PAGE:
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I imagine we've all had that moment. At some point we look at our work and see, sometimes rather suddenly, that we have decided to go in a direction very different from the one we've been pursuing. The moment came for me a few firings back, when I unloaded the kiln and realized I liked a lot of the pots better than I liked the stuff I had been doing before. And then, I had to think about why I liked them better. Those new pots existed, in all honesty, because I had an order for a bunch of bowls and I had to get them out quickly. I decided to use some surface techniques that I had been experimenting with to some extent. These techniques involved the use of sprayed slips and incising through layers, and then using a simple but active glaze that reacted strongly with the slips to create somewhat random surface effects. This was a decidedly unfussy approach, and I have often become mired in fussiness in my work. Except for the first few years of my career, when I was intentionally imitating the great Asian pottery traditions, I have relied heavily upon my ability to draw. I was a painter before I was a potter. I saw that potters who could draw were a minority, so I tried to exploit that skill, in a lot of different ways. If you check my gallery of older work, the emphasis is pretty obvious. But at the same time, my favorite contemporary potters are not people who can draw, or at least that skill is not something that they make heavy use of in their work. These perceptions were strengthened a couple weeks back when I went to a Tom and Elaine Coleman workshop. Tom is not a draftsman. He was also a painter before he was a potter, but it seems obvious to me that he was likely an abstract expressionist, because his wonderful pots are decorated in an abstract and spontaneous manner, with marks made in a very free and unstudied manner. Elaine's work is very different. Not only does she draw extremely well, but she is also a brilliant pattern maker. At any rate, I realized that I was not as interested in the drawing as I was in the pattern making, and this further impelled me along my new path. So, what large changes in direction have you had, and what occasioned them?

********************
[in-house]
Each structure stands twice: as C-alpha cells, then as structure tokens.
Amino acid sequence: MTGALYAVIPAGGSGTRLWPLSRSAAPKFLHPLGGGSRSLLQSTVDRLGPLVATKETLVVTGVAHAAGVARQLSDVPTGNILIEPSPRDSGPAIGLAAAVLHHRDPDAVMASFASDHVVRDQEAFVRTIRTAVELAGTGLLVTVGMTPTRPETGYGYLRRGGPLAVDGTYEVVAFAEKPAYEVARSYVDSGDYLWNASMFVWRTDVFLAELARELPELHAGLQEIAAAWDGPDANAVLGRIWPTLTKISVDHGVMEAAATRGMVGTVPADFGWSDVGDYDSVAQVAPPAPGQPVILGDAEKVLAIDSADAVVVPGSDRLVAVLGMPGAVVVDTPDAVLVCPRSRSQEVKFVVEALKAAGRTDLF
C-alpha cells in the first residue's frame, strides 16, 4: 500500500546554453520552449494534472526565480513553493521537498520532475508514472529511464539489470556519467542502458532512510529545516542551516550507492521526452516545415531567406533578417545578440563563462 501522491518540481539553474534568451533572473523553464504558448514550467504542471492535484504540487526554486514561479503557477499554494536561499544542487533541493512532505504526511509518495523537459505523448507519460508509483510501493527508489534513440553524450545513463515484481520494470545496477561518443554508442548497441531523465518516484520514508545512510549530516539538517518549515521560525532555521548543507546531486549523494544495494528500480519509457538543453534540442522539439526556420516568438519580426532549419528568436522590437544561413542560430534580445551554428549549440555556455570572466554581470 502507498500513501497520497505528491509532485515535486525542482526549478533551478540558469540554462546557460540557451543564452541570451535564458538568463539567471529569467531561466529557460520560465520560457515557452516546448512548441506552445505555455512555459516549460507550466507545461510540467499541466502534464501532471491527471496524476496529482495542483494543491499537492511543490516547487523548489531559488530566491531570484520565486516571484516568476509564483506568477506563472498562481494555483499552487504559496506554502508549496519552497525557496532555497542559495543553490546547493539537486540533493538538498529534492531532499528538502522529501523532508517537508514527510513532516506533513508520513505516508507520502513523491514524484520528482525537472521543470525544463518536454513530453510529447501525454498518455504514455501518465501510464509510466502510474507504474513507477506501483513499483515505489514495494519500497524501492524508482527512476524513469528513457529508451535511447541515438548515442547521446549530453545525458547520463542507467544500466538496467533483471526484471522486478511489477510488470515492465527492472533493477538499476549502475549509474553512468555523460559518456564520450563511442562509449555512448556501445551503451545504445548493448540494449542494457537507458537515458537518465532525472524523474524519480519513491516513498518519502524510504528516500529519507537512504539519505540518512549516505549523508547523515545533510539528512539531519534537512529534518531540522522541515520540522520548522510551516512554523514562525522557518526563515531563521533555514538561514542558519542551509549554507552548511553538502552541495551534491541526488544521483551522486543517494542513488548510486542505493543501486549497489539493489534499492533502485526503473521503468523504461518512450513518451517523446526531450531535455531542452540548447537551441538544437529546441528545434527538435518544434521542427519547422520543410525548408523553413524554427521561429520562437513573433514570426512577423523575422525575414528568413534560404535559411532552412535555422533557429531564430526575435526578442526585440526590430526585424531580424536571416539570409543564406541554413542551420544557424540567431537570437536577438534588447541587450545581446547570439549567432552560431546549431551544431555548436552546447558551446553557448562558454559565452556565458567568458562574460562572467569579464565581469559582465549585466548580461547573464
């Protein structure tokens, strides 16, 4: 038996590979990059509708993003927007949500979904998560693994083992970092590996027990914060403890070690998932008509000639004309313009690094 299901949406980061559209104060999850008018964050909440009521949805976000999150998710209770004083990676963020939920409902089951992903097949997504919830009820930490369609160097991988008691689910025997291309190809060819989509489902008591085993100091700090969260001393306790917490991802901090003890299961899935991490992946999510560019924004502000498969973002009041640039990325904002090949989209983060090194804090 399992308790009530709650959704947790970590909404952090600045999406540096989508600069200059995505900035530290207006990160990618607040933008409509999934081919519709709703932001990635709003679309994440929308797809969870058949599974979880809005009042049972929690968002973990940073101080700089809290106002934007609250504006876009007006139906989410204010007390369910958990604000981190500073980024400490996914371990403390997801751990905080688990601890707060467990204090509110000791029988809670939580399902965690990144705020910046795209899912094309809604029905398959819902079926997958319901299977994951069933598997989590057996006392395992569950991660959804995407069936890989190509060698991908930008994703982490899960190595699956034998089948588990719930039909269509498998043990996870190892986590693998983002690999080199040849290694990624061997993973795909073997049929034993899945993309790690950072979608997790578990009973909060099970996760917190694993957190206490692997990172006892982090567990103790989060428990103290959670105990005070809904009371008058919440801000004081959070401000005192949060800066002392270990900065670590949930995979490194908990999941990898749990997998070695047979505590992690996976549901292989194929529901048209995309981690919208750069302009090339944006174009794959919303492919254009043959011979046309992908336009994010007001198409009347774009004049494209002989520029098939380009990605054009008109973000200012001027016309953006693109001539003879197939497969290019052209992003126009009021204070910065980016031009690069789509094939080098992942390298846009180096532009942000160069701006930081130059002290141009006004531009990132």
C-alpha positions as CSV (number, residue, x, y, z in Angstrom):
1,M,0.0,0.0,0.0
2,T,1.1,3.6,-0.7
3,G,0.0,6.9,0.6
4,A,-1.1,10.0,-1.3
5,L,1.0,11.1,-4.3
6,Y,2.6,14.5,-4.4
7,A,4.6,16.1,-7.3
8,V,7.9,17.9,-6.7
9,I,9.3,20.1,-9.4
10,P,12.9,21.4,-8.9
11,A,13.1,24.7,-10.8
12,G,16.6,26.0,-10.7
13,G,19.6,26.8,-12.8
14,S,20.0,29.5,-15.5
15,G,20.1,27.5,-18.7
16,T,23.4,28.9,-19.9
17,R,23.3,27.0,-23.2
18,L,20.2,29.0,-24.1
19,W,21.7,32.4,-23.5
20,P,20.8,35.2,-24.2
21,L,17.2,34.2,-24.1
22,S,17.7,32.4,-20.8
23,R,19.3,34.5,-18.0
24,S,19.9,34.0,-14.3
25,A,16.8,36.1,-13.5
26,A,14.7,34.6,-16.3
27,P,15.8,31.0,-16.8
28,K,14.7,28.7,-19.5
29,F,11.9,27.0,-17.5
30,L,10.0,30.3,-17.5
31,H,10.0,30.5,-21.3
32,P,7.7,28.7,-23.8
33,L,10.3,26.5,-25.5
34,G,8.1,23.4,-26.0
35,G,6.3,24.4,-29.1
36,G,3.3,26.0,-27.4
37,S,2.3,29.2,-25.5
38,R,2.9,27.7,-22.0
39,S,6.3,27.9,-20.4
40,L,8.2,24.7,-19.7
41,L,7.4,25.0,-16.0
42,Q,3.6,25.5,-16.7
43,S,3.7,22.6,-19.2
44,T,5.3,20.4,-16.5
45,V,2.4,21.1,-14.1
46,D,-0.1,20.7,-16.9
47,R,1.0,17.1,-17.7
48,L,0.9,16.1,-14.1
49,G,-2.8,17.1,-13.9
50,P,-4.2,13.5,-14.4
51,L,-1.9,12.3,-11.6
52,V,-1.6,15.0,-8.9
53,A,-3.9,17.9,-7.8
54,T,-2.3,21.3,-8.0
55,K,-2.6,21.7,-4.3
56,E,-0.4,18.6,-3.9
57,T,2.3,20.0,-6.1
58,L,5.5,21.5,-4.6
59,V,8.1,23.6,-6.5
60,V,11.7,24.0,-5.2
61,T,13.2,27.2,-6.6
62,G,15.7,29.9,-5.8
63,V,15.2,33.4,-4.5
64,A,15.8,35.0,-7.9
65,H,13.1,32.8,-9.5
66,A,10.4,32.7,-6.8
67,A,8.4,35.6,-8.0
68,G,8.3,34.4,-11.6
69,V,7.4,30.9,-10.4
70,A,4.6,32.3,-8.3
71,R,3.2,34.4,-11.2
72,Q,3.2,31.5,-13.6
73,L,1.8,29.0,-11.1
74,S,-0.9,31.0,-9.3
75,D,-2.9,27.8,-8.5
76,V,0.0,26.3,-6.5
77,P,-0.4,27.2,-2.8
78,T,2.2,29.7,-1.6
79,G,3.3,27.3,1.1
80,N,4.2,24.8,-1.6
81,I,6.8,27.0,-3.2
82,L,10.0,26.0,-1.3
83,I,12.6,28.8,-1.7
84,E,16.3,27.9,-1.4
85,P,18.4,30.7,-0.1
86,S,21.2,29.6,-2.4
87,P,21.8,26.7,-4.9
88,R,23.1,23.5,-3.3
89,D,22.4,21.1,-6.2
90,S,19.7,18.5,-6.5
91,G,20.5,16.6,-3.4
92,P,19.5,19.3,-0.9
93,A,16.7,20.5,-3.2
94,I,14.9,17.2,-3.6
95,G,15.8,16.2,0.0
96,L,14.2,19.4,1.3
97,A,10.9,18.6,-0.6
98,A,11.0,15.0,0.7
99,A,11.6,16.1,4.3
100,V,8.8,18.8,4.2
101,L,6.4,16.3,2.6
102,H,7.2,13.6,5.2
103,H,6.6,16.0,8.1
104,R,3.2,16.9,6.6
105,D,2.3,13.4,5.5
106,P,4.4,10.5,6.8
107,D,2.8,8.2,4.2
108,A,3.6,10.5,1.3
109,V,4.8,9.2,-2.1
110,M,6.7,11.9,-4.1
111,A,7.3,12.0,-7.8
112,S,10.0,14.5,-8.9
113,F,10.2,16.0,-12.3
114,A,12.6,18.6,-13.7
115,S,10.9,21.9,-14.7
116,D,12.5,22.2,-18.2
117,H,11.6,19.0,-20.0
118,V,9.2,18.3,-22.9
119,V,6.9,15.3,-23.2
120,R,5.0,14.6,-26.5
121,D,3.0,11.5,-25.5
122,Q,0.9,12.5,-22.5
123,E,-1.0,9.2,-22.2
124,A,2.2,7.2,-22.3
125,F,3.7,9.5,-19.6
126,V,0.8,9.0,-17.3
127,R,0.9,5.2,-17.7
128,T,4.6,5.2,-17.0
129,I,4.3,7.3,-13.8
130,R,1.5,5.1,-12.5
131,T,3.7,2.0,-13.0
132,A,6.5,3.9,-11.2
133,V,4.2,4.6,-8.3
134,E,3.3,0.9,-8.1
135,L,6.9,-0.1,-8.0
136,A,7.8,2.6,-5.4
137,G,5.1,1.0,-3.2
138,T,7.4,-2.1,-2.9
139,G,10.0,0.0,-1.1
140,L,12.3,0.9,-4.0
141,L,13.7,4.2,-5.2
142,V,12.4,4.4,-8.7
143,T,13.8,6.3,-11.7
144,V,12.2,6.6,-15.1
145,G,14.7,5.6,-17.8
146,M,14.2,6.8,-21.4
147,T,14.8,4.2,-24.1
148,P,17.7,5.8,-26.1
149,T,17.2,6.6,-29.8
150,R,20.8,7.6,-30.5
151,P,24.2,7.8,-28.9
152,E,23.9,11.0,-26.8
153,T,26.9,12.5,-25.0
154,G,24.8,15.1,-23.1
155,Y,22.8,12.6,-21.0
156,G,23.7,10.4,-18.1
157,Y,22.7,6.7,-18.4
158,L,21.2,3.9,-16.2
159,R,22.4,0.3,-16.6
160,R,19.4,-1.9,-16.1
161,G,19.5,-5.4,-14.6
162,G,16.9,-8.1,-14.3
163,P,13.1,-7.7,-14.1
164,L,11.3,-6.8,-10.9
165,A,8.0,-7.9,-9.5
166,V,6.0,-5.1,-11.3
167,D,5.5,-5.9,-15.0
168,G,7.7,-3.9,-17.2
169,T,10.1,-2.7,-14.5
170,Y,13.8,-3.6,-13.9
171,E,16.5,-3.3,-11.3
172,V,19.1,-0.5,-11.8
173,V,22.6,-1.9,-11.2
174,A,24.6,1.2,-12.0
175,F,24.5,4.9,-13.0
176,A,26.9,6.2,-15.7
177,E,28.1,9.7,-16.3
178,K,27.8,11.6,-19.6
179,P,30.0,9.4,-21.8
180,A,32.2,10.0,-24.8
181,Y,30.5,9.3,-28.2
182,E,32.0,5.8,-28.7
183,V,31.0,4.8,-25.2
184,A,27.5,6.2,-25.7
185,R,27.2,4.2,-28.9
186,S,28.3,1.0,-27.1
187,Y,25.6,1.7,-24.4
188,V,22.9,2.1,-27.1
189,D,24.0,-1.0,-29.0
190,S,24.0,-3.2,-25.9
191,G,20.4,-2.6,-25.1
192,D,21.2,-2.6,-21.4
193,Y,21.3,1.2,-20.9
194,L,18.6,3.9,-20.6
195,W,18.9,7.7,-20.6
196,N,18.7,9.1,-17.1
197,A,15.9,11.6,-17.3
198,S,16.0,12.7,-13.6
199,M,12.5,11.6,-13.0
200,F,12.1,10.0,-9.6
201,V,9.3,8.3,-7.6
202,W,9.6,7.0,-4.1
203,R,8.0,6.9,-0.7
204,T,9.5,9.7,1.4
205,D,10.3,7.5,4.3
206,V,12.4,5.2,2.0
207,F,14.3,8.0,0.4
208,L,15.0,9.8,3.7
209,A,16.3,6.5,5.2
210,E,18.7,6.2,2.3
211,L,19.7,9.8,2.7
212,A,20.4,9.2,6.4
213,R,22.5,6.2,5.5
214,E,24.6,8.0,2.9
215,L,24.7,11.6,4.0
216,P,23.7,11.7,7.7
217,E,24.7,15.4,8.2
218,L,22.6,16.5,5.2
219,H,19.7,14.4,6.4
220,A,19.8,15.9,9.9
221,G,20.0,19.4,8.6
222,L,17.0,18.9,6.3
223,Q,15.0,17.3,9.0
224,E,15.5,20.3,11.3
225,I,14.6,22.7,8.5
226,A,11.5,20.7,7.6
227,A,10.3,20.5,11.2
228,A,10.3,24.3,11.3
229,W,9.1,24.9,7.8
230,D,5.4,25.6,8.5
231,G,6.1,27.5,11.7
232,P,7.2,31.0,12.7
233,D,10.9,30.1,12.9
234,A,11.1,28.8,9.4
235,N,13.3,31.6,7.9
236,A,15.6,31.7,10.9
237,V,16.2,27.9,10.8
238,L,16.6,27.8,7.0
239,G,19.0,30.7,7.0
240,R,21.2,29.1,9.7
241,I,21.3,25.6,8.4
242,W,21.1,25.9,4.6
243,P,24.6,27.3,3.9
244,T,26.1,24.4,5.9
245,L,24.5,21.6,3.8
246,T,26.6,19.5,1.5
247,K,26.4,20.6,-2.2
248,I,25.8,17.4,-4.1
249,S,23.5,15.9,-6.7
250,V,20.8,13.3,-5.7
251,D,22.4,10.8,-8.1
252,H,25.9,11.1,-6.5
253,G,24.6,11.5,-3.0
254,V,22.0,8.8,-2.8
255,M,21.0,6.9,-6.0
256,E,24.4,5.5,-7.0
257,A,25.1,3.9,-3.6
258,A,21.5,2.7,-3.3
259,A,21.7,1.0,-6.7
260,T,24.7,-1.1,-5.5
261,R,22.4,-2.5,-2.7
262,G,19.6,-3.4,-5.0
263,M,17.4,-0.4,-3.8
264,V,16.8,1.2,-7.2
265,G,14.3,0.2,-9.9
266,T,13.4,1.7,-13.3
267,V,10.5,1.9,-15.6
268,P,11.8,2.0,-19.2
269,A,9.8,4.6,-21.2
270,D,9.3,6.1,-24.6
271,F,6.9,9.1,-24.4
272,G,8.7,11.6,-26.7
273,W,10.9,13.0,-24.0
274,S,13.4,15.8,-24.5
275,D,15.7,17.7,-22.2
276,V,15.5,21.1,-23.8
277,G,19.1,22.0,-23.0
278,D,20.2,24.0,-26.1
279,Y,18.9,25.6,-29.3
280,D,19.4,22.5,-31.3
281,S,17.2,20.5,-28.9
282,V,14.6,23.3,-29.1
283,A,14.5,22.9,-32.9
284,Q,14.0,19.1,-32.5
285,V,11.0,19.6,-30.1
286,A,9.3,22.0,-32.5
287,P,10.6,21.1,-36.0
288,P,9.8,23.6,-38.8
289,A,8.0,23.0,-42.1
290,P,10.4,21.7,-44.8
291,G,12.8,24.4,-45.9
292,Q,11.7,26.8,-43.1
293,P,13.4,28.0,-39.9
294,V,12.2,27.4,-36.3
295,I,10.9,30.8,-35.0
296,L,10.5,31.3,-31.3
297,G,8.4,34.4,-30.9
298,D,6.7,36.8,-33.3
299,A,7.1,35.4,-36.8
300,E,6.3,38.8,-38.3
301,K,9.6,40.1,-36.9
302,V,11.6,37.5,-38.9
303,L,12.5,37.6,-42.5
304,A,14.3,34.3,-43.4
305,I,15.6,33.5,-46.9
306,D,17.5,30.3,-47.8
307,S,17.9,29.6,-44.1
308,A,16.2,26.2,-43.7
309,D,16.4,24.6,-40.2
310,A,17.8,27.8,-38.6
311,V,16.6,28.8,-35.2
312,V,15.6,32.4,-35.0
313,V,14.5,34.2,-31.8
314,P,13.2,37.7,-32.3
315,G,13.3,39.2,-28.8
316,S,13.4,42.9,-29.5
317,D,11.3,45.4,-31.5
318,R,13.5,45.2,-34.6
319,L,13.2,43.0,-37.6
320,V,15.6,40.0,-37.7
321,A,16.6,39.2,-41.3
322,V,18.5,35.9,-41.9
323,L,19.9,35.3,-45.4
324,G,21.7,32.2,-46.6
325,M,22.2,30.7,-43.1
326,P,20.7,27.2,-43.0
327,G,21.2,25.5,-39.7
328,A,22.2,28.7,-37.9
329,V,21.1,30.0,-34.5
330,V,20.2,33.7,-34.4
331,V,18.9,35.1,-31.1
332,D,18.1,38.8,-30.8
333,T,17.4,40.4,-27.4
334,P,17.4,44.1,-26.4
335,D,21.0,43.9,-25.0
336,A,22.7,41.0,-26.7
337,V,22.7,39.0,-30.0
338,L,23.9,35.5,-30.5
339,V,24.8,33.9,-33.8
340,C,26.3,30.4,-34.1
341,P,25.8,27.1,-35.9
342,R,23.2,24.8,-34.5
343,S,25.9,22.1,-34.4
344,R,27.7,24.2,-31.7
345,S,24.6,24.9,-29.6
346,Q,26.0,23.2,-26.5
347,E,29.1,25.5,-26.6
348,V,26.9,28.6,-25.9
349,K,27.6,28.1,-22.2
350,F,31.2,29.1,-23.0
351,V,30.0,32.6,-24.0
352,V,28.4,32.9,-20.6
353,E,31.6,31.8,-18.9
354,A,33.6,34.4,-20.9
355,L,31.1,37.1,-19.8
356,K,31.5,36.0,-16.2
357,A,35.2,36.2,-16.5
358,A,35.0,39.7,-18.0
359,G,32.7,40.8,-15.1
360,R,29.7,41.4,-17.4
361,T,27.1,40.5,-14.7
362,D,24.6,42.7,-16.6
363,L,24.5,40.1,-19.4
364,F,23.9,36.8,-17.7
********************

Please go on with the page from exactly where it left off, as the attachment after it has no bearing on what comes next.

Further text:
Further to the questions in 'Studio' by Chris (Image Envy) and myself (copying) was wondering how each of us thinks about the what/when/where/why of being inspired by someone else's work? .....be it trying 'it' out, ...make my own, ...using 'some' of it ...or is it taboo? What do you think is ok? ...pushing it? ...too far? Love to know your thoughts. Irene
I'm looking for work at a Pottery in the UK...any suggestions please? Here's a link to my pottery page on Face Book for an idea on my pottery skills: https://www.facebook.com/CraftyIdeasPottery Thanks! Anamica.